ḤABIB-ALLĀH ḴORĀSĀNI, Hājj Mirzā, an enlightened religious scholar of Mašhad and a poet (b. Mašhad, 1266/1850; d. Mašhad, 27 Šaʿbān 1327/12 September 1909). After studying preliminary religious sciences in his birthplace he traveled to Iraq to pursue his studies. He learned French there and in Baghdad met a number of scholars and Sufis. After his return to Mašhad he became the target of some criticism on account of his association with Mirzā Mahdi Gilāni, known as Ḵadiv, a dervish-like individual whose unconventional behavior did not sit well with Mašhad’s clerics. Therefore, he left Mašhad and went to Sāmarrā and joined the circle of the students of Mirzā Ḥasan Širāzi. Then he returned to Maš-had, but left again for Iraq, made a pilgrimage to Mecca, and stayed in Iraq until 1298/1881 or a year later, when he returned to Mašhad and became the leader of prayers in the Gowharšād Mosque (Eʿtemād-al-Salṭana, II, p. 400). He was an unassuming, liberal, and respected reli-gious leader. He was against popular celebration of the murder of the second caliph, ʿOmar, and prohibited the production of passion plays (taʿzia, or šabih-sāzi) in Mašhad, considering them unbecoming to the Imams’ dignity so that the leaders of Mašhad districts who were intent on producing them were obliged to do so outside of Mašhad in the village of Šāhāndež, some 30 km from the city.
He retired from his duties as a mojtahed (doctor of law, see EJTEHĀD) in 1316/1898-99. He did not actively support the Constitutional movement, but offered the reception quarter of his house (biruni,q.v.) for the meetings of the Constitutionalist Provincial Council (anjoman-e ayā-lati) of Khorasan. He is buried in the shrine of Imam ʿAli al-Reżā in Mašhad.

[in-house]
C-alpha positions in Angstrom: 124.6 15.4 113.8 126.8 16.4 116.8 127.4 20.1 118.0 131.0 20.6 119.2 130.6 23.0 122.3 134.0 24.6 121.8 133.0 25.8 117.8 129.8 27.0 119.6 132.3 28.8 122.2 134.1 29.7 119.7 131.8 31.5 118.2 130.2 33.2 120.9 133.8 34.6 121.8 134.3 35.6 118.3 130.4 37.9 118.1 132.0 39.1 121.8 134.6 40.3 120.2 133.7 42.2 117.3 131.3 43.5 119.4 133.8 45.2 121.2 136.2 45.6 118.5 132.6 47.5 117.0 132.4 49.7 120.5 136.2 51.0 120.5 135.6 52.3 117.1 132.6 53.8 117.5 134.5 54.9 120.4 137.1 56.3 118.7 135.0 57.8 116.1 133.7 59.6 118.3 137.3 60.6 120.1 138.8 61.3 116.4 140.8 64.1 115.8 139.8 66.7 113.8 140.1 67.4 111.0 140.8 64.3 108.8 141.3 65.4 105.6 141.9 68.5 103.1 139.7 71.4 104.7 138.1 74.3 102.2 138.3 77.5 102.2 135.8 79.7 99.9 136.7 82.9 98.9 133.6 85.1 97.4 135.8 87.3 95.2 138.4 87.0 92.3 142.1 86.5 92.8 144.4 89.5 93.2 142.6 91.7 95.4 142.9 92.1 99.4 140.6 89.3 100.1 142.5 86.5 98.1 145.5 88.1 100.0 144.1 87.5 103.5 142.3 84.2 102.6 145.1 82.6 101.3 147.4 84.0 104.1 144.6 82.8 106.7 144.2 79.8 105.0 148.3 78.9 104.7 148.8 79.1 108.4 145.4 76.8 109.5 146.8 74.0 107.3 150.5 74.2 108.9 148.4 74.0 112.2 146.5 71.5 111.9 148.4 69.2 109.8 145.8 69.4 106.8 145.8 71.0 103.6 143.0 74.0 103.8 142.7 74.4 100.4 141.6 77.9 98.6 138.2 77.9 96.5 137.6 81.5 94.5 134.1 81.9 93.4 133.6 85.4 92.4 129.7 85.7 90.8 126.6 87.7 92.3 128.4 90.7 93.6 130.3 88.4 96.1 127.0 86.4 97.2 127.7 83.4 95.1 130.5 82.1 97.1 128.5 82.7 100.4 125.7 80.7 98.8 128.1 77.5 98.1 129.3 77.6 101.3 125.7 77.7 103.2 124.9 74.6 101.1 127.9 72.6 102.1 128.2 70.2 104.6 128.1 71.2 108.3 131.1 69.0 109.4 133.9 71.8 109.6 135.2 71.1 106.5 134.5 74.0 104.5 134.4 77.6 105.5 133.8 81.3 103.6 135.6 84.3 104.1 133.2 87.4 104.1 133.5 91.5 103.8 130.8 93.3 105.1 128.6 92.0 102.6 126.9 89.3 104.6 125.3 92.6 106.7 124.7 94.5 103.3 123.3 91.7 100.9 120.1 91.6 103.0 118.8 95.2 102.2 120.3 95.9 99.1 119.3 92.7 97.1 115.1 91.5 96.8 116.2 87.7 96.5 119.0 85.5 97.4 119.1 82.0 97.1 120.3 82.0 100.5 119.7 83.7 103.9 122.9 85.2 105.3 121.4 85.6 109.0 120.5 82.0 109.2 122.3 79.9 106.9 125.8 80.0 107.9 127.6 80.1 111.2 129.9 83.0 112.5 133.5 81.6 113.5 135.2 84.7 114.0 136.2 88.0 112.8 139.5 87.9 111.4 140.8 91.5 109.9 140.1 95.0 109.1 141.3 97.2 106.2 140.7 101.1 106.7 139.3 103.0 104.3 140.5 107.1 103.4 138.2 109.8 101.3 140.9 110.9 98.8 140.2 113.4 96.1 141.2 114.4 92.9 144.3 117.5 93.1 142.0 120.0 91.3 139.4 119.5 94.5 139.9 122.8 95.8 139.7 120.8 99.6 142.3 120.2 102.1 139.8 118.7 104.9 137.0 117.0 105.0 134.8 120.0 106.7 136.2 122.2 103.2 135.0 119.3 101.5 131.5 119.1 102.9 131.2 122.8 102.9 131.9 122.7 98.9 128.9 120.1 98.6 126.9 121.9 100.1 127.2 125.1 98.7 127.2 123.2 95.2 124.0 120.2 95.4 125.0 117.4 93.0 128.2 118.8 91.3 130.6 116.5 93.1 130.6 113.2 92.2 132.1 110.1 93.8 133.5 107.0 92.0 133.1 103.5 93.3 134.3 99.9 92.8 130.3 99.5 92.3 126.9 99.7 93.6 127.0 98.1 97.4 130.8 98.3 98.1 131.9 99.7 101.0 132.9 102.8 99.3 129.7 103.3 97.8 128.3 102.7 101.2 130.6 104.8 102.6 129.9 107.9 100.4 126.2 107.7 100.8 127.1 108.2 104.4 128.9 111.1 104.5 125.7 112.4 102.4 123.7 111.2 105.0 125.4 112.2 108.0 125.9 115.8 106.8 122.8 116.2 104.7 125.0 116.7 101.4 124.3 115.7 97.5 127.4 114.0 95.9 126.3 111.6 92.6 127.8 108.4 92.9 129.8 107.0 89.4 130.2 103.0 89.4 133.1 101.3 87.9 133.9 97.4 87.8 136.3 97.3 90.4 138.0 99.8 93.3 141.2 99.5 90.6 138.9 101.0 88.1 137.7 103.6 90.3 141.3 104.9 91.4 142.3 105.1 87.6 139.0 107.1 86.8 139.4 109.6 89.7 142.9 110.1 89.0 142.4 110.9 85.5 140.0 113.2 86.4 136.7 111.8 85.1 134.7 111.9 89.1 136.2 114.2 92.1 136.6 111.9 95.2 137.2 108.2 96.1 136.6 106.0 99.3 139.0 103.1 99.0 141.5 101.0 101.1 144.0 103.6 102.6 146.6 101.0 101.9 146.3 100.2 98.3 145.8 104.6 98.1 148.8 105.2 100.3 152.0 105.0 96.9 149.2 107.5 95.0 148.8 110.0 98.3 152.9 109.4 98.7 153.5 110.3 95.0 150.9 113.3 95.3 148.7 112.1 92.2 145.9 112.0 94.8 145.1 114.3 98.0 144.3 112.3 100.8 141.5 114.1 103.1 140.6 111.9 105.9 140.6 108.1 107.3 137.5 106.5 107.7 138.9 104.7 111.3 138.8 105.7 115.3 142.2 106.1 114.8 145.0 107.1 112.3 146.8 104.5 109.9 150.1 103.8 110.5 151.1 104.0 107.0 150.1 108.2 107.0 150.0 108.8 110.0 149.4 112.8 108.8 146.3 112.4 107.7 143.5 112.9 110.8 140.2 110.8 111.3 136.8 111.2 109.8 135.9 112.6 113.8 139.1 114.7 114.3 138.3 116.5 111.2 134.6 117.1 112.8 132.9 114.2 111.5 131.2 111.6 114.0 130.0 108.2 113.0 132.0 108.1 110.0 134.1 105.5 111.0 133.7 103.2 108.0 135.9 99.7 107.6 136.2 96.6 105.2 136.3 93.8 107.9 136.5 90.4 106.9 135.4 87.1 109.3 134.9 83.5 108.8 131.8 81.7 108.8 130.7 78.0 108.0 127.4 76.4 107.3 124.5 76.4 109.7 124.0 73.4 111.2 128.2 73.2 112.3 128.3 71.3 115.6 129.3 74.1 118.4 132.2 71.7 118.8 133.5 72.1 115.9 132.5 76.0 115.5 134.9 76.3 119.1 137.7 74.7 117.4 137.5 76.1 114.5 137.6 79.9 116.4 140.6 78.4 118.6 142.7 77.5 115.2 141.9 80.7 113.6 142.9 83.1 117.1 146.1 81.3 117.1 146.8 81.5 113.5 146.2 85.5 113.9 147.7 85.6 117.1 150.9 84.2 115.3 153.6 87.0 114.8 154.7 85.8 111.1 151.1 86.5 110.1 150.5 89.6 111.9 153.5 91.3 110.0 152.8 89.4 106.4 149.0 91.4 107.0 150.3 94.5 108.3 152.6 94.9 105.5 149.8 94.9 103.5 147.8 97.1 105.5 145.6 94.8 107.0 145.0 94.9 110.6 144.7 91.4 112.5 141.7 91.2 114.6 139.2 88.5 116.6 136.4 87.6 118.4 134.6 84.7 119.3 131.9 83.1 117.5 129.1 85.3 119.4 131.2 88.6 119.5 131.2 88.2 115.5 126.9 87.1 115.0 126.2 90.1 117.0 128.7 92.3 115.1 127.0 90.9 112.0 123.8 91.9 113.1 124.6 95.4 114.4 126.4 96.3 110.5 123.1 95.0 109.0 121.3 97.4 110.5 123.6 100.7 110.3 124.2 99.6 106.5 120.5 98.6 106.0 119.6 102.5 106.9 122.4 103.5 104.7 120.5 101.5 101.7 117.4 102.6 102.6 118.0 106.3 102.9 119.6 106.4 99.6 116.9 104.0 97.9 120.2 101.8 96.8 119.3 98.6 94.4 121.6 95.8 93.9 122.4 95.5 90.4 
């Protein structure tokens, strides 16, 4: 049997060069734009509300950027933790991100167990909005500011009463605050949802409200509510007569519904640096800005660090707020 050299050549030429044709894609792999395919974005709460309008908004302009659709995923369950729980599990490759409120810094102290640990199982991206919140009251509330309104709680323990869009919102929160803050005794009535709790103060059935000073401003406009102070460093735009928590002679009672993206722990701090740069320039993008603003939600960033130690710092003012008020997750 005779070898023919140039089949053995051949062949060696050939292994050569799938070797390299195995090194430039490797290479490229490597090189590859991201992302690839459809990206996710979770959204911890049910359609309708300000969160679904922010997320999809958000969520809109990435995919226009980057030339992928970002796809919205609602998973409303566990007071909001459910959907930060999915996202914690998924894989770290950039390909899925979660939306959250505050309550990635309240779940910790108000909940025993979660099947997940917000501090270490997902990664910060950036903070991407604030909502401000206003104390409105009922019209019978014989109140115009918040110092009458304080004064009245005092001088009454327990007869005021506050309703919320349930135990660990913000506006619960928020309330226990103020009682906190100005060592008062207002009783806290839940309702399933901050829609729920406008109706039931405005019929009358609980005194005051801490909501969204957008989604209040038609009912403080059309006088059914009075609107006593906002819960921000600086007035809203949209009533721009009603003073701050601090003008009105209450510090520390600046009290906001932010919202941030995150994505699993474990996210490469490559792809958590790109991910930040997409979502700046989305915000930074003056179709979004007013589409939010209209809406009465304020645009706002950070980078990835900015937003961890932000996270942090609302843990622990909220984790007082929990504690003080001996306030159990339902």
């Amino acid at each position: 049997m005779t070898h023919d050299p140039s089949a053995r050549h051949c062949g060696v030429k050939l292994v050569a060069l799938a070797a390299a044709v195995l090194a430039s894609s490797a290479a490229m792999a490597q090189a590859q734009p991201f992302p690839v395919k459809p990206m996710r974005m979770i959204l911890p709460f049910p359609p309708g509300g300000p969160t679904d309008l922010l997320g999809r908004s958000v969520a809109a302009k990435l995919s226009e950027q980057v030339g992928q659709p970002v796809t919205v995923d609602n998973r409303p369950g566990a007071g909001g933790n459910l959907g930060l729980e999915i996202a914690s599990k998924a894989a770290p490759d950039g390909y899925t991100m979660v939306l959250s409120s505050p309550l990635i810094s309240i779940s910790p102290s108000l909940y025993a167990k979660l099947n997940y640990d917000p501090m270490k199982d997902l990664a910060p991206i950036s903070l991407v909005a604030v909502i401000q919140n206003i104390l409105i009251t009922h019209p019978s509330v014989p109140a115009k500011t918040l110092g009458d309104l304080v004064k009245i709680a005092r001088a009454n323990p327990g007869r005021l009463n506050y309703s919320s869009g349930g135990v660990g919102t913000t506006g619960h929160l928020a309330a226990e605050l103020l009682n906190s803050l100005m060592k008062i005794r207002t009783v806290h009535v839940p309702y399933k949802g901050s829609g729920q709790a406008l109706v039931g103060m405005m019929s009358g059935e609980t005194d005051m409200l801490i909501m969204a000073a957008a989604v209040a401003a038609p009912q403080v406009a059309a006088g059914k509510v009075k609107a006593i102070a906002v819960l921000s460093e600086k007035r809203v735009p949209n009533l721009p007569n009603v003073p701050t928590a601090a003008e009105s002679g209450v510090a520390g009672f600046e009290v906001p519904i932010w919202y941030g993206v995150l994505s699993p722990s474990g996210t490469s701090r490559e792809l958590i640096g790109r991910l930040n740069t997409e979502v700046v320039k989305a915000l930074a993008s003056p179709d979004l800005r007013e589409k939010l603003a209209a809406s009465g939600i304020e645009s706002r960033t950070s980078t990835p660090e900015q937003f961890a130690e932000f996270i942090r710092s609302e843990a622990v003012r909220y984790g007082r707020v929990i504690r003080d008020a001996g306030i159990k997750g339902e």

His Divān consists of panegyrics (qaṣidas), mostly in praise of the Prophet and the first Shiʿite Imam, as well as odes (ḡazals) and some stanzaic poems and quatrains. In his poems he exhibits profound devotion to ʿAli b. Abi Ṭāleb (q.v.), the first Imam, whom he elevates almost to divine status. His poems, which show mystical tendencies, read well. In many of them he satirizes, after Hafeẓ’s fashion, the clerical figures of formal religion, at the same time praising the wine, the tavern, the rends (debauchees), and other symbols of antinomian attitude. Moḥammad-Ḥasan Khan Eʿtemād al-Saltana also attributes to him some Arabic poems.
Hājj Mirzā Ḥabib Ḵorāsāni, Divān, ed., ʿAli Ḥabib with an Introduction, 1336 Š./1957, 3rd printing, 1353 Š./1974.
Moḥammad-Ḥasan Khan Eʿte-mād-al-Salṭana, Maṭlaʿ al-šams, 3 vols., Tehran, 1301-3/1884-86; repr. in one vol., Tehran, 2535 (1353) Š./1974.
Sayyed Ḥasan Moškān Ṭabasi, in Dabestān, no. 3, Mašhad, 1342 Š./1963, apud ʿAli Ḥabib’s Intro. to the Divān.
Moḥammad-Bāqer Rażawi Modarres, Intro. to the 1957 ed. of the Divān, cited in the 1974 printing.
Badāyeʿnegār, in al-Kamāl, no. 4, Mašhad, 1340 Š./1961, apud ʿAli Ḥabib’s Intro. to the Divān.
Originally Published: December 15, 2002
Last Updated: February 24, 2012
This article is available in print.
Vol. XI, Fasc. 4, pp. 428-429
Jalal Matini, “ḤABIB-ALLĀH ḴORĀSĀNI,” Encyclopaedia Iranica, XI/4, pp. 428-429, available online at http://www.iranicaonline.org/articles/habib-allah-korasani (accessed on 30 December 2012).